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Saligao's respected doctors And compounders

by Fr. Nascimento Mascarenhas

In the 1950s Saligao had four medical doctors and one self-proclaimed naturopath who called himself a doctor. The five doctors were:

  • Dr Vaglo from Sonarbhatt, father of my classmate Madhuri who had a sister named Kasibai.  Kasibai married my companion Shankar Kamat formerly of Dando, Candolim, but who now resides at Sanquelim.
  • Then there was Dr Avelino Carvalho from Cotula, the son of Dr Teodomiro Carvalho.
  • Dr Florencio de Souza from Nigvaddo, father of my colleague, Fr Armando de Souza.
  • Dr Antonio Menino Machado from Vhoddlem Morodd, father-in-law of another schoolmate of mine, Adolph Mendonca.
  • Then of course there was “Doctor” Mario from Dakttem Morodd, a self-propagating naturopath, father of our friend Calvert.

Dr Vaglo, a soft-spoken man, made only house calls on foot. He always wore a white suit sans tie and carried his medical instruments in his black leather bag. Dr Avelino, the former regedorof the village, had his clinic in the room attached to his vast house in Cotula. He attended house calls on bicycle, although he had a car as well. He wore a bush-shirt most of the time. Dr Florencio attended to the unwell seminarians and staff of the Saligao Seminary, practiced at Candolim and treated those patients that came to his residence. He rode a bicycle and was well dressed and respected.

Dr Menino Machado lived in a well-kept mansion. He had a maternity hospital opposite his residence built in 1934 at Grande Morodd (also known as Vhoddlem Morodd).  His private maternity hospital was first of its kind in Bardez. He made house calls in a chauffer-driven car and always was smartly dressed in a suit. The villagers would approach these medical men according to the severity of their ailments but when somebody was seriously ill, Dr Menino Machado was called upon. People who noticed Dr Menino Machado visiting the house of the person knew that it was serious enough to warrant sending for a priest to come and administer the Unction of the Sick cum Viaticum.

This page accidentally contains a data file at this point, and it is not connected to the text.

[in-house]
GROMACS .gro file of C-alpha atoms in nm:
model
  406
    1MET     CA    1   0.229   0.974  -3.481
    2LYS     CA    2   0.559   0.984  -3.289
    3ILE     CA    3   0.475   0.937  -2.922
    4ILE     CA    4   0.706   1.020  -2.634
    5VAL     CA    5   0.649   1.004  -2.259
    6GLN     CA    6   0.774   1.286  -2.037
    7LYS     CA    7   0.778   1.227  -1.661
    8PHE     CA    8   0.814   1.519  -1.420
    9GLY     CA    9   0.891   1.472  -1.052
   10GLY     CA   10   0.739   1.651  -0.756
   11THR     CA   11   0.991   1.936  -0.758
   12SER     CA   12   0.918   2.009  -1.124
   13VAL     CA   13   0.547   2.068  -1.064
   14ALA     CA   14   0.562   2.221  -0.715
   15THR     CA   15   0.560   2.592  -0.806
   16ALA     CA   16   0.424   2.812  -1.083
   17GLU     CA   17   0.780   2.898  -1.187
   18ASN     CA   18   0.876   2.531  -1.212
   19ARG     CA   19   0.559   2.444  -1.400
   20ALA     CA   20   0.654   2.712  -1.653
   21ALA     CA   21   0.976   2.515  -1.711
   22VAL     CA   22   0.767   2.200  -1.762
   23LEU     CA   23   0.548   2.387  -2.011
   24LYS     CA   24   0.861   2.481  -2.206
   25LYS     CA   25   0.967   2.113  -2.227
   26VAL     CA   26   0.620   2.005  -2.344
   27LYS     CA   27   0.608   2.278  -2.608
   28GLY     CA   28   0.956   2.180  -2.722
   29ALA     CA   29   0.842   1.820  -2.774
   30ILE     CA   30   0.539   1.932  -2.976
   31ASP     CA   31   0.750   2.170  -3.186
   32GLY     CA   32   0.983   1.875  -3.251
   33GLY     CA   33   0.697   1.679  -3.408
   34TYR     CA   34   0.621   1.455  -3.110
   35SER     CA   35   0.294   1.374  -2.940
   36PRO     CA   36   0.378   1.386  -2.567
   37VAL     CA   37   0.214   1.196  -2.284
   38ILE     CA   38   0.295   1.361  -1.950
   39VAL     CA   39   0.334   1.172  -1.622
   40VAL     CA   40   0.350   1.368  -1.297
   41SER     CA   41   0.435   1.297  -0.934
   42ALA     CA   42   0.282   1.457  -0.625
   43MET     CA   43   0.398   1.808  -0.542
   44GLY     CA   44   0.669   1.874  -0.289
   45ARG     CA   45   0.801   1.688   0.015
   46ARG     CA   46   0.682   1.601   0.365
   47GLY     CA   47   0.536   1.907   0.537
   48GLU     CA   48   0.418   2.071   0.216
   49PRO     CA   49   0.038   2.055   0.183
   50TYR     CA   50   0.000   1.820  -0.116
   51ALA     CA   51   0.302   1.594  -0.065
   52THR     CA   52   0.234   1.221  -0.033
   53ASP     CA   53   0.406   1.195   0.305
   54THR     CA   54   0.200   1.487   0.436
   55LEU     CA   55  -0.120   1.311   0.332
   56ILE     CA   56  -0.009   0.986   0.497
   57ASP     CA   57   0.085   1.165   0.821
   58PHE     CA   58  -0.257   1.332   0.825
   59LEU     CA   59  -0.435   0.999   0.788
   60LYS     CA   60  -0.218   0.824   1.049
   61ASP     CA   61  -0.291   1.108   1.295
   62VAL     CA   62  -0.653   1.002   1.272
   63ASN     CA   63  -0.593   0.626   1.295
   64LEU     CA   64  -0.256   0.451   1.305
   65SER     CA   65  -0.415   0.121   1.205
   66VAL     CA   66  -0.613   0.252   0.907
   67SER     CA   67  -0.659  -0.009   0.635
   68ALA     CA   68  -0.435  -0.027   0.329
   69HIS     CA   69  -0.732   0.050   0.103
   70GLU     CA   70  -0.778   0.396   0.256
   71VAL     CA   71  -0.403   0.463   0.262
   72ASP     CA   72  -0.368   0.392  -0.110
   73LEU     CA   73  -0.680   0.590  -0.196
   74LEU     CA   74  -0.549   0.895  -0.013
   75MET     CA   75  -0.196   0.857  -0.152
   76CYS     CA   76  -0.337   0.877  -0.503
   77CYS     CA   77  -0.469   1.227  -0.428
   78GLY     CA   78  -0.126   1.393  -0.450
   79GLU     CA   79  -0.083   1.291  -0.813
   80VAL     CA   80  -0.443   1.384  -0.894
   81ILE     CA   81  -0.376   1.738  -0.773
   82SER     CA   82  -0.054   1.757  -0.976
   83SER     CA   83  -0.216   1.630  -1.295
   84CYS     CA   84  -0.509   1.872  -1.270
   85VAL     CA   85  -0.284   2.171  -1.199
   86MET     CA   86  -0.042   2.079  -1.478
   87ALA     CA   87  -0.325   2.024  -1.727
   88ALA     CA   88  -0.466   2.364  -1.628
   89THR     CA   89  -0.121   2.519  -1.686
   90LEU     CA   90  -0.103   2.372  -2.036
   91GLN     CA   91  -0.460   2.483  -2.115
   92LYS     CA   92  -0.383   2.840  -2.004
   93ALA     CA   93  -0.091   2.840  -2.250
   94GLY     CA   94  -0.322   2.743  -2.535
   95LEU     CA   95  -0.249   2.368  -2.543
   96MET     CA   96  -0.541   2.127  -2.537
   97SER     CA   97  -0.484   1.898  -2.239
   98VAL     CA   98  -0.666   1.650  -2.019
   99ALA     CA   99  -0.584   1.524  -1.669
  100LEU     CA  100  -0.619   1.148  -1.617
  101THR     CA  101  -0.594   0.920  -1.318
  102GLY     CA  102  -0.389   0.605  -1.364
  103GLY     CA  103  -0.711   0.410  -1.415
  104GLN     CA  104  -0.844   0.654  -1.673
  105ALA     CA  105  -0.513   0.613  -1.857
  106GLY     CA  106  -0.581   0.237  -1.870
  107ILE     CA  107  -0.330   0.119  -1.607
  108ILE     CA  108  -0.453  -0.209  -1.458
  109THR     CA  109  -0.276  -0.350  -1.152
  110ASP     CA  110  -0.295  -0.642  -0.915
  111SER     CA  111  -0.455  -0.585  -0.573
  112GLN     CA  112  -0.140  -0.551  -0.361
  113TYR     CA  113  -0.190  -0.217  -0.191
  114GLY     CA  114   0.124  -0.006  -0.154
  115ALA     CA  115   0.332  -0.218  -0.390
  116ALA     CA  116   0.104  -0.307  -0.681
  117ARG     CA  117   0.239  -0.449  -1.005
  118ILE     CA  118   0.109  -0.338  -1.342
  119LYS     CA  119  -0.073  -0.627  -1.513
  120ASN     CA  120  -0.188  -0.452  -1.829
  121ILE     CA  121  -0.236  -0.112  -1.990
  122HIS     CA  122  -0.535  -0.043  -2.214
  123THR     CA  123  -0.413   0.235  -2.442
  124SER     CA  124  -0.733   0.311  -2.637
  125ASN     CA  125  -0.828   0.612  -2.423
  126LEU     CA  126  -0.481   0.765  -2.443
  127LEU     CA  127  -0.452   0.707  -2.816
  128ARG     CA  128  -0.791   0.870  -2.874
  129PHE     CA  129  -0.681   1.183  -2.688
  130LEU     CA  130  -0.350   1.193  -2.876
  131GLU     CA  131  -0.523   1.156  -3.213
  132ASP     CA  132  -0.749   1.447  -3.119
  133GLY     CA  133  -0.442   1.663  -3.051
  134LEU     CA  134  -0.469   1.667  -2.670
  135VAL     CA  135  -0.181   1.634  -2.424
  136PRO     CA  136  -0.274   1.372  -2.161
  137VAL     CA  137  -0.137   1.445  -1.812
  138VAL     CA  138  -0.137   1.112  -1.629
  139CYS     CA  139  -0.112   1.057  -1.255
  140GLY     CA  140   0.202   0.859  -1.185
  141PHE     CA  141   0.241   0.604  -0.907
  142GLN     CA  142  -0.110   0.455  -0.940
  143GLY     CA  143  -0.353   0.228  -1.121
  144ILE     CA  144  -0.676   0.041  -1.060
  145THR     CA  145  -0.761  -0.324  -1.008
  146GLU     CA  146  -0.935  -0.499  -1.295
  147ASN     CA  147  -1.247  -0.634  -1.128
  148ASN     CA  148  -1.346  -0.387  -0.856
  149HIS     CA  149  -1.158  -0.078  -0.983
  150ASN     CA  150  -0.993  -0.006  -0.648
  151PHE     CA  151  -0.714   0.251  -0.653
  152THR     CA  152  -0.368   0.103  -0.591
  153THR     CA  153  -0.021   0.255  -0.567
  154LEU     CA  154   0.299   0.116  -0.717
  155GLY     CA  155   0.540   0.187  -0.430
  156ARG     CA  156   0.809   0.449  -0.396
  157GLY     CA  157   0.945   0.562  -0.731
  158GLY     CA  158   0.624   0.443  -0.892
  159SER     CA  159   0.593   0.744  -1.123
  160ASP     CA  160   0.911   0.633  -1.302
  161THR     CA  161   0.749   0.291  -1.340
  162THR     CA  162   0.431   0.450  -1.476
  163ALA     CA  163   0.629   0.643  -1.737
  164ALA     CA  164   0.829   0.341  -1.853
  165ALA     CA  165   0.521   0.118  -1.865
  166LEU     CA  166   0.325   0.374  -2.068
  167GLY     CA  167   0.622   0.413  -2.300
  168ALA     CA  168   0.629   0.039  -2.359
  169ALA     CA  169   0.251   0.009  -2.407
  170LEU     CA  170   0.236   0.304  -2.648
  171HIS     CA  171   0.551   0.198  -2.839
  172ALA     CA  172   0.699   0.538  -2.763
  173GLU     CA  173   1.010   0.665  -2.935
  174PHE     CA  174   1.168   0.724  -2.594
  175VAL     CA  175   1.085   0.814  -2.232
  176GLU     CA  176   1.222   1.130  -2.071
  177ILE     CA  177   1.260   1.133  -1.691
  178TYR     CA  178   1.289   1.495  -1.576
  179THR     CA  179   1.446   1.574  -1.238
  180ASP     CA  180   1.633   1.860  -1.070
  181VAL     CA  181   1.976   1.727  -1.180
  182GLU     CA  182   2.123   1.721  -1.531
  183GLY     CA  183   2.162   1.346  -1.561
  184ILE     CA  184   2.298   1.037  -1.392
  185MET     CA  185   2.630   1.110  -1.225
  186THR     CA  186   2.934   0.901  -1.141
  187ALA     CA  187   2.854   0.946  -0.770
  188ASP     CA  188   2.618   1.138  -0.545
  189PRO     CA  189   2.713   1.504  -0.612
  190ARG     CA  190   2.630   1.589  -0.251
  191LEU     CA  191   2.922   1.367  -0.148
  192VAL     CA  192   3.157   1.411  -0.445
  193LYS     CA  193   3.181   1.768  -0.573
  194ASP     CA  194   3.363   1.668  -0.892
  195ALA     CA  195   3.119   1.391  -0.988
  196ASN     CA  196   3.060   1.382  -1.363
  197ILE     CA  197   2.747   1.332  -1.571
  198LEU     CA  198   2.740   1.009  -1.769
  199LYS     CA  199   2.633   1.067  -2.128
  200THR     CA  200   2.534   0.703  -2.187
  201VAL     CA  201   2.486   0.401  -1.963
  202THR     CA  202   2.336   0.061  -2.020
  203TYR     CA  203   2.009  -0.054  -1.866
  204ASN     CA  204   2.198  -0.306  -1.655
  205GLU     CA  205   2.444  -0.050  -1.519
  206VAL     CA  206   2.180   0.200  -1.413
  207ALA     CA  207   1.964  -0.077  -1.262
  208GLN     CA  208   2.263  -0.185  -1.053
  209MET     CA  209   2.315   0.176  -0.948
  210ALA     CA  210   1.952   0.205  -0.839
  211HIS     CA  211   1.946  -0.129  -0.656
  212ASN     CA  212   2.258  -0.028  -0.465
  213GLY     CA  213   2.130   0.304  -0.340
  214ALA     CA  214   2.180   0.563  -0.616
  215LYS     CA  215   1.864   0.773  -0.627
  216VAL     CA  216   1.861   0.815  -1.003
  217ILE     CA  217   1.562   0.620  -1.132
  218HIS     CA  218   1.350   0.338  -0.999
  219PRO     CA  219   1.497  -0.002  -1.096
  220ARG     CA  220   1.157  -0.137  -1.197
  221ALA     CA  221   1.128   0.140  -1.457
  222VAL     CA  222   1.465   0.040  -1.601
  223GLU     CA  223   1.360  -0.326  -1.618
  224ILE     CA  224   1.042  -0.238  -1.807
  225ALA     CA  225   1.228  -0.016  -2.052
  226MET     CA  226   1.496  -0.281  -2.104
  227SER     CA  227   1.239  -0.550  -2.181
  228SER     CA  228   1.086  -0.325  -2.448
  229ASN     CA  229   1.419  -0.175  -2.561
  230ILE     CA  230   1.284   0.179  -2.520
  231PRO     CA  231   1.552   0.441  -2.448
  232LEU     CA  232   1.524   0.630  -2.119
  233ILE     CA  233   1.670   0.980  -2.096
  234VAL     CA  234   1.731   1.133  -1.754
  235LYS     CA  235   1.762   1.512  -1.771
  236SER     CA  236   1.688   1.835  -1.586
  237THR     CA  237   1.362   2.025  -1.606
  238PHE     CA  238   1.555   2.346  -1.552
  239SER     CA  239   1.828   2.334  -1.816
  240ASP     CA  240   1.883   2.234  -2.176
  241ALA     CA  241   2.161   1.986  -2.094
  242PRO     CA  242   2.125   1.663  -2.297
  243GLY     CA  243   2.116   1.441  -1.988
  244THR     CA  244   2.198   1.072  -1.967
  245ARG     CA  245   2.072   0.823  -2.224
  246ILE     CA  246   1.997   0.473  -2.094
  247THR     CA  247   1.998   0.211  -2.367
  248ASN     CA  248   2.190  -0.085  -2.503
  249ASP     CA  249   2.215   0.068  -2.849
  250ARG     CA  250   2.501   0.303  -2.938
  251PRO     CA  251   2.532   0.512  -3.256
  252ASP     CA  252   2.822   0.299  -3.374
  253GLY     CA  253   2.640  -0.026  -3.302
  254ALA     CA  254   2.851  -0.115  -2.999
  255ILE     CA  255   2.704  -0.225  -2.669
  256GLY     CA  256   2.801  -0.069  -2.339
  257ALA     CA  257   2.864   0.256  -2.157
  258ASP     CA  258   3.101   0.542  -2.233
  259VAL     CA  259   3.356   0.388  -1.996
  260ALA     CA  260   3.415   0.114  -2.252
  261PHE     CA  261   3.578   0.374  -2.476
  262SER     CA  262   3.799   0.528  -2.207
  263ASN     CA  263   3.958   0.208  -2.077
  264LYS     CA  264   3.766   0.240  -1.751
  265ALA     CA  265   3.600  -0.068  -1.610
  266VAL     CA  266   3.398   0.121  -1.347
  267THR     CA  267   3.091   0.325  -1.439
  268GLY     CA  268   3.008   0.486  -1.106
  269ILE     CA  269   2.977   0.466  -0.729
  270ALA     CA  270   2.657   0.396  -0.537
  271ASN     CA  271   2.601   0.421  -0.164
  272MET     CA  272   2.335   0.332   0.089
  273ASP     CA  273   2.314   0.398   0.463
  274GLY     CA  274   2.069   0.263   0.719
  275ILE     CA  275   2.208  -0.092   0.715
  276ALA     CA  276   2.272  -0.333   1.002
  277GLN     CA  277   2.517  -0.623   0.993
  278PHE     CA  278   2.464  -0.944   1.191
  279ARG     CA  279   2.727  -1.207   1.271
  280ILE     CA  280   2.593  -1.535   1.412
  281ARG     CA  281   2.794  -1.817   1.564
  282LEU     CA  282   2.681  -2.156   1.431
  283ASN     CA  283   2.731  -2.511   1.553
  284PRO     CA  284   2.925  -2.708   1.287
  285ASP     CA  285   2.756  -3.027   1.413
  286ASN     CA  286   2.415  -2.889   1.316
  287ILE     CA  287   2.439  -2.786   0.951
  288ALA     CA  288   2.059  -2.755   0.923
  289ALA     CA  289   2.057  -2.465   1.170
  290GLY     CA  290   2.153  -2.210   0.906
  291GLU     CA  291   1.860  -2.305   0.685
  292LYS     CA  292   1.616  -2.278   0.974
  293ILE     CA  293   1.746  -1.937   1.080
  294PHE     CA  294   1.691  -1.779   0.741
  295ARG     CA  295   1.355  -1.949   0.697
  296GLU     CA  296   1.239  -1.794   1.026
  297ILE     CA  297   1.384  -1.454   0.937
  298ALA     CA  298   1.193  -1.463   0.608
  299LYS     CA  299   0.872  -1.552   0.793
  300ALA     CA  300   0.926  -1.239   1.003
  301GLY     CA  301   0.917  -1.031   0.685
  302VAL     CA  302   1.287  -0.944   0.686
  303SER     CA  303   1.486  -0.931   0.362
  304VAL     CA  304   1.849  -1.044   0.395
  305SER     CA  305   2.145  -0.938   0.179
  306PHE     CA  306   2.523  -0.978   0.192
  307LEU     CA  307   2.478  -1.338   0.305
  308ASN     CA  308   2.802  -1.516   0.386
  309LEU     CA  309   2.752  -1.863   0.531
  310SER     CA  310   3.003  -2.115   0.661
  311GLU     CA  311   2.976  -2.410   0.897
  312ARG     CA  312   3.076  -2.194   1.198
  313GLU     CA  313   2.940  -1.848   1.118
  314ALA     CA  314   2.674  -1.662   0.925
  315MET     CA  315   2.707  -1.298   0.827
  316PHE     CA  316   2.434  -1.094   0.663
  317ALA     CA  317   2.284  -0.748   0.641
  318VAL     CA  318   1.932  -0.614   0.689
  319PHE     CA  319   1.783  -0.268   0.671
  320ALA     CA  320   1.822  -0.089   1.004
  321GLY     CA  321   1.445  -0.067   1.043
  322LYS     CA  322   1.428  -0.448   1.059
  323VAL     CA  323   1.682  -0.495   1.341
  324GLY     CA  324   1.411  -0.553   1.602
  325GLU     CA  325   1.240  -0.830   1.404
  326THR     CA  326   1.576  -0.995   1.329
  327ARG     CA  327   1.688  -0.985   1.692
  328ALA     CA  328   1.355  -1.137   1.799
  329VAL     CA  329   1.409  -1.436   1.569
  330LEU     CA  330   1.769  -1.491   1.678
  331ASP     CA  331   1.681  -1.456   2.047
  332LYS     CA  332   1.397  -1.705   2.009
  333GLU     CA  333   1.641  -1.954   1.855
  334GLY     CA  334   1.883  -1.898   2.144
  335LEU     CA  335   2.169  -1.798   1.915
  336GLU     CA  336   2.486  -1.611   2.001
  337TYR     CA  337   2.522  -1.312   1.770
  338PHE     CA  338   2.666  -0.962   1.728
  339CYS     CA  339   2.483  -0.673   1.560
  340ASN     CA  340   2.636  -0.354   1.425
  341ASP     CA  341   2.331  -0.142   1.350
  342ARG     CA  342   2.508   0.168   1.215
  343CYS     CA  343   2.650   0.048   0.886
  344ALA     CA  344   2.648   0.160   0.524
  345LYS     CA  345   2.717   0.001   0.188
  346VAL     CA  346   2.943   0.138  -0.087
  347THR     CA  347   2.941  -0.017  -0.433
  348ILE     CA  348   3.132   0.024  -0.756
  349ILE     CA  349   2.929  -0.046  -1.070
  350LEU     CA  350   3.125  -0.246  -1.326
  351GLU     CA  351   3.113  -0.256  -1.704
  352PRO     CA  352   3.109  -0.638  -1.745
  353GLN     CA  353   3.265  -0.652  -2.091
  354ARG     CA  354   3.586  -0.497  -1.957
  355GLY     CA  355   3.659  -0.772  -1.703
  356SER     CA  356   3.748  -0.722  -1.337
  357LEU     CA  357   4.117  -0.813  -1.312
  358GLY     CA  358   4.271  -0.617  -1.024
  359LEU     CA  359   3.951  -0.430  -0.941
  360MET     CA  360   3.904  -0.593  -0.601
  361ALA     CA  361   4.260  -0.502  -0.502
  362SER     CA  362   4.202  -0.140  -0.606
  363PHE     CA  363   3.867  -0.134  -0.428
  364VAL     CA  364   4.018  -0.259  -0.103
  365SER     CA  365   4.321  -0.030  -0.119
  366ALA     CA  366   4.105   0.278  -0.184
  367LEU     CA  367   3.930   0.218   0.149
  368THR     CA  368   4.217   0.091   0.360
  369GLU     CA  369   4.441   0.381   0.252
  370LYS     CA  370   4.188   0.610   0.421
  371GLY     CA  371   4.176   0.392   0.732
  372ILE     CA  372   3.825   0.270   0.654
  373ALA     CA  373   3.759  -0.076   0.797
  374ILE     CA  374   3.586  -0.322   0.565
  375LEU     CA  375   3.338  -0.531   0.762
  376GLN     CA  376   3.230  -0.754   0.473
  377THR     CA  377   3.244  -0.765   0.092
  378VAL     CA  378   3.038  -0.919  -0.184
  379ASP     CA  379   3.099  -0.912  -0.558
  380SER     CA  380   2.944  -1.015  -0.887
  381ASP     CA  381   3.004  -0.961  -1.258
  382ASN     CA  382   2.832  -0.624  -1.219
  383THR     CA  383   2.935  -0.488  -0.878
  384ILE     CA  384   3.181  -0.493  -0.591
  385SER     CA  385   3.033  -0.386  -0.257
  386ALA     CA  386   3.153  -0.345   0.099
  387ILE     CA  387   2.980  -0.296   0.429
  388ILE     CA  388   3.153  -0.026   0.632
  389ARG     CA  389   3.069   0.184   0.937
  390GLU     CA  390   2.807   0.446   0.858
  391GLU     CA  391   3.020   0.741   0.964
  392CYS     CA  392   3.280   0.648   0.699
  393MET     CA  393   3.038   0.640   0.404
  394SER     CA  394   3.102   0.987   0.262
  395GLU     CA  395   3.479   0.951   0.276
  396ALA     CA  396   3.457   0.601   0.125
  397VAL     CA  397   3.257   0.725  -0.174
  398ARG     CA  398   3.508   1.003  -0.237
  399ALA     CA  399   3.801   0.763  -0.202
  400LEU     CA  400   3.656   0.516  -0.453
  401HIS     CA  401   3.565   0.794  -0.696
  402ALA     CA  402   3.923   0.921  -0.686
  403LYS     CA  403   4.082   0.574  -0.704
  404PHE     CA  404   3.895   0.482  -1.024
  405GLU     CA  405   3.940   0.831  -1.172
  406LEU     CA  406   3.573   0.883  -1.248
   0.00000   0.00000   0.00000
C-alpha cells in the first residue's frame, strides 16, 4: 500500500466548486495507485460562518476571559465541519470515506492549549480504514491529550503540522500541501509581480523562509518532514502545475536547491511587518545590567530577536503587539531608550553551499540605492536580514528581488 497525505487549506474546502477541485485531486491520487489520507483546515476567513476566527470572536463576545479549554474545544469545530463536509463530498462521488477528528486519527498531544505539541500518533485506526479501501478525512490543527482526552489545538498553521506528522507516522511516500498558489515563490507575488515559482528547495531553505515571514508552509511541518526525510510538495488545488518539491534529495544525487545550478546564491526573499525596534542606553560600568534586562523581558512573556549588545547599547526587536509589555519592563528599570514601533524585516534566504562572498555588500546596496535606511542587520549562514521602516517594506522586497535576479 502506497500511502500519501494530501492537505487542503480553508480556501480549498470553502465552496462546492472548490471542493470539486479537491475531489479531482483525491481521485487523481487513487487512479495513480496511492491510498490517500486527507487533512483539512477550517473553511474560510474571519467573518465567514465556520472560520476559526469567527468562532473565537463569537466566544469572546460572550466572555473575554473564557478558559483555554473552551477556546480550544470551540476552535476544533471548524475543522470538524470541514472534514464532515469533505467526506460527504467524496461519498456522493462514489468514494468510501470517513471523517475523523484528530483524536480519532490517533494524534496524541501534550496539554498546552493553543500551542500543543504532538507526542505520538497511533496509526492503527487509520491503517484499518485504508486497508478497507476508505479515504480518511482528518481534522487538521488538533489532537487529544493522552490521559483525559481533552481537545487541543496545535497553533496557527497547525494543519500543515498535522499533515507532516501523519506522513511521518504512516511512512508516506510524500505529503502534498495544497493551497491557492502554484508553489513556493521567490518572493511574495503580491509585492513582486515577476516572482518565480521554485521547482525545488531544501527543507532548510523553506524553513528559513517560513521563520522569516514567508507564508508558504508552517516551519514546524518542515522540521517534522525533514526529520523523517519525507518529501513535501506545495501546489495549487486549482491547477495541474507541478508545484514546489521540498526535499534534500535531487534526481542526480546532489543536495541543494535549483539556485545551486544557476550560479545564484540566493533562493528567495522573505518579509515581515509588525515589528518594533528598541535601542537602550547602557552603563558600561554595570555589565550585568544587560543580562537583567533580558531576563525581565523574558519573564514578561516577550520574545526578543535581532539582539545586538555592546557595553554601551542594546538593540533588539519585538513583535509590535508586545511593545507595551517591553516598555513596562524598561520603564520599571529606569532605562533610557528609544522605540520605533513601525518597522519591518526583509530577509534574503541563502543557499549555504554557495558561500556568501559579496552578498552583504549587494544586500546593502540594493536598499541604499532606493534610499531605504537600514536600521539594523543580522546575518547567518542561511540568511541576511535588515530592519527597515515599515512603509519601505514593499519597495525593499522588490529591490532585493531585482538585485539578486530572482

Finally there was the flamboyant Mario. The people of Saligao greeted him as Doctor Mario. I would meet him almost daily in the morning, as I had to pass his house on the way to my school, the Mater Dei Institution. He was of short stature, slightly built and always wore a khaki shirt and khaki shorts He always wore a cowboy hat and strong, brown canvas shoes.  He had a unique style of walking and his way of talking too amused us all. He was very fond of nature cure medicines and after his usual cool bath at the Salmona spring he went in search of herbs and roots around the fountain.

"Doctor" Mario
“Doctor” Mario

Today we have the professionally-run Ayurvedic Natural Health Centre (ANHC) in Saligao, but even back then Mario somehow seemed to know the secrets of these herbs and roots. People respected him on his face but made fun of him behind his back. He, however, enjoyed the title of ‘doctor’ given to him by the village folk, though they knew he was a quack. However, he was an institution.  The piece of root of a tree which he would call defluz cured quite a number of people from head-aches.  He also had secret medicines for small pox, chicken pox, measles and various types of fevers.  My friend Mel D’Souza from Sequeira vaddo in Arrarim informed me that although he had been vaccinated against small pox, his grandmother Louisa Maria de Souza bought a particular root from Dr Mario and had it attached to the scapular that was around his neck.  Mel felt it was like a little bit of extra insurance.

All the medical doctors wrote out prescriptions that were to be meticulously formulated by the ‘compounder’ at the pharmacy in Cotula.  The compounder would prepare the mixture in a rectangular bottle and marked the doses prescribed by first cutting out a strip of white paper about half an inch wide, of a length equal to the height of the mixture in the bottle. He would then fold the paper down to the number of doses written on the prescription, cut notches in the side, unfold the strip and paste it to the side of the bottle.  The notches enabled the patient to measure out the correct dose. Dr Mario, on the other hand, was not qualified to write out prescriptions.  He’d just measure out a length of the root from his cloth pouch and cut notches on it to prescribe the dosage!

Despite everything I personally have fond memories of Dr Mario, because he was quite fond of me and would invariably give me something or the other to eat on my way to school. It is this kind gesture that prompts me to keep his memory alive though it is a long time since he left us for a better world.

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